UNC Researchers Find Racial Disparities in Treatment for Heart Attack Patients

Sameer Arora, MD, a UNC School of Medicine cardiology fellow, led a study reviewing hospitalizations for a certain type of heart attack that occurred over a 15-year period and found consistent differences in the treatment of black and white patients.

UNC Researchers Find Racial Disparities in Treatment for Heart Attack Patients click to enlarge Dr. Sameer Arora

Contact: Carleigh Gabryel, 919-864-0580, carleigh.gabryel@unchealth.unc.edu

 September 20, 2018

CHAPEL HILL, NC – A new study published today in the Journal of the American Heart Association shows disparities between the care given to black and white patients seeking treatment for a type of heart attack called NSTEMI (Non-ST-elevation myocardial infarction). Researchers found that black patients were less likely than white patients to receive aggressive treatment, or to be given certain types of medications commonly prescribed under current treatment guidelines. Racial differences in NSTEMI management have previously been reported, but researchers wanted to learn whether these disparities have been improved over time. They found there has been no substantial improvement in the disparities over the past 15 years.

Cardiology fellow Sameer Arora, MD, at the UNC School of Medicine and colleagues looked at data collected by the Atherosclerosis Risk in Community (ARIC) study, which included medical treatment records of nearly 18,000 weighted hospitalizations between 2000 and 2014. The researchers found that black patients were 29 percent less likely to get an angiogram, and 45 percent less likely to undergo more aggressive procedures like bypass surgery or angioplasty.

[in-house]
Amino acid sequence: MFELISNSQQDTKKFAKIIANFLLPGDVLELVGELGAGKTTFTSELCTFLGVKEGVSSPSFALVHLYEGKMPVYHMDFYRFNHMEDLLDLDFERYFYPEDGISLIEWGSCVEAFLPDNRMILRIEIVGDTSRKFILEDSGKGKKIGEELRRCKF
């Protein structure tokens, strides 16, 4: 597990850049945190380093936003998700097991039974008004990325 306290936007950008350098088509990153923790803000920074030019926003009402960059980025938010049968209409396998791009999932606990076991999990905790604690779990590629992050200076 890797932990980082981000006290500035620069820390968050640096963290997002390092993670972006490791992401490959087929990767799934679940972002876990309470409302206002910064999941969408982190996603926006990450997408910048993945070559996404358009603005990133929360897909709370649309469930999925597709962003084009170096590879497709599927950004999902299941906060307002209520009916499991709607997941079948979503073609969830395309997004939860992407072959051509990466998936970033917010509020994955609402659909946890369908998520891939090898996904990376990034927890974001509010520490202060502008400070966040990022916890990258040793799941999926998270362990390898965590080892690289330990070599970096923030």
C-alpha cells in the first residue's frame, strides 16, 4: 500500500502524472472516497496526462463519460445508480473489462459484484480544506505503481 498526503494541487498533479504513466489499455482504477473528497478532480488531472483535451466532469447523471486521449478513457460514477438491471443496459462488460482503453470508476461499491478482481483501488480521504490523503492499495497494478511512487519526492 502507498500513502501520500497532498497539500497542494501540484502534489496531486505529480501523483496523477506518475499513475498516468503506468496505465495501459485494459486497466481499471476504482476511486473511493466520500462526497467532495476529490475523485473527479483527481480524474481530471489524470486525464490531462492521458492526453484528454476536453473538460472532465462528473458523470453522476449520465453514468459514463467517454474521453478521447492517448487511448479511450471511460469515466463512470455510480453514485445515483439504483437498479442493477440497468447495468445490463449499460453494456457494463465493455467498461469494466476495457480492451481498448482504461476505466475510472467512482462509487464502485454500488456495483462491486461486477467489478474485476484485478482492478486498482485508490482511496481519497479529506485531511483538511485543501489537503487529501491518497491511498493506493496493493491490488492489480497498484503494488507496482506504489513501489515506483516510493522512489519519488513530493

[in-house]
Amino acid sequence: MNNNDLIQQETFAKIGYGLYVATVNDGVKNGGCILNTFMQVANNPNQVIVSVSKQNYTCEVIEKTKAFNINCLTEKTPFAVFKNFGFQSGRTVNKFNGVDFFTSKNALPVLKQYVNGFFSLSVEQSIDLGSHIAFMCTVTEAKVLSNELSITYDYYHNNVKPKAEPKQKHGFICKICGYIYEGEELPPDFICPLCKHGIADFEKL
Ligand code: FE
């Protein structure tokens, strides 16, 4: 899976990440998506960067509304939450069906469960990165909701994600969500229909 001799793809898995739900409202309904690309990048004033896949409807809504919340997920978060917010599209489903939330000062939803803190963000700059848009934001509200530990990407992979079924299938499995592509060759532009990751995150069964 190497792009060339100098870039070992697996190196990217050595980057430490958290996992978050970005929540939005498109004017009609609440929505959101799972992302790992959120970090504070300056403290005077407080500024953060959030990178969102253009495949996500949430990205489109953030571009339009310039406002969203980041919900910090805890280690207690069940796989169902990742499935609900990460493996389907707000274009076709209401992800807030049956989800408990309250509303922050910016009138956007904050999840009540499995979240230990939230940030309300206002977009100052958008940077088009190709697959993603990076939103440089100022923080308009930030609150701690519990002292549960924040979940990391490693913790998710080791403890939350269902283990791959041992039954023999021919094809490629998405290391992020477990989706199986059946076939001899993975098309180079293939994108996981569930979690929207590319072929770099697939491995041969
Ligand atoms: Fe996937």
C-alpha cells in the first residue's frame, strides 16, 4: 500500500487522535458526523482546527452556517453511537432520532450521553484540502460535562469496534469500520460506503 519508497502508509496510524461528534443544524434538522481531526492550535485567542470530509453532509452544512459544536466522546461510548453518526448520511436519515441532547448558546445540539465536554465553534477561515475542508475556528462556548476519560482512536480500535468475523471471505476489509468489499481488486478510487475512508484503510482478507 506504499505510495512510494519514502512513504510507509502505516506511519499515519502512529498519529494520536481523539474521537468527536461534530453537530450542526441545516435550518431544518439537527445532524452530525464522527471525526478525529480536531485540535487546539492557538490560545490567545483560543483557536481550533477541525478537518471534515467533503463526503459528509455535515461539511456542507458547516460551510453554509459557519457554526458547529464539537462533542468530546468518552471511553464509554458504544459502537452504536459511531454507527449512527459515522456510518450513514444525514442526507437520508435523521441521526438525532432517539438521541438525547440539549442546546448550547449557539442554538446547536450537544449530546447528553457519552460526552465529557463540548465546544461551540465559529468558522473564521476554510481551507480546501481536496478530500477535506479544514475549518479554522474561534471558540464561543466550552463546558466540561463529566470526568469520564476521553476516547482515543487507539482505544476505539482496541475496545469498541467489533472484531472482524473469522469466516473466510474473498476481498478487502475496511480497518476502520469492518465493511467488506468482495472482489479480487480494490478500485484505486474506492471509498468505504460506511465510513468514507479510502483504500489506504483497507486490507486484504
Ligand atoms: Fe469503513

“It’s worrisome that we have differences in treatment in this day and age, and it’s even more concerning that we really have not seen a narrowing of these disparities over time,” said Arora.

Arora says one factor that may contribute to the difference in treatment is that black patients were more likely to have comorbidities — chronic illnesses such as diabetes or kidney disease — that made them higher-risk patients. The presence of comorbidities reduces the likelihood that a physician would want to pursue an aggressive treatment that could put the patient at further risk. However, Arora says that factor does not explain why black patients were less likely to be put on medications like aspirin, which are low-risk and part of treatment guidelines for heart attack patients.

“There are obviously more factors leading to these disparities, and possible inherent bias by physicians can’t be ruled out,” Arora said. “This study shows that a multi-faceted approach is needed to begin changing the way black patients receive treatment.”

Arora also says more focused efforts are needed on prevention to reduce comorbidities for black patients. The study, co-authored by UNC’s George Stouffer, MD, chief of the division of cardiology, and cardiovascular epidemiologist Melissa Caughey, PhD, suggests the need for population-based strategies including more outreach within communities to improve physical activity, diet, and smoking habits.

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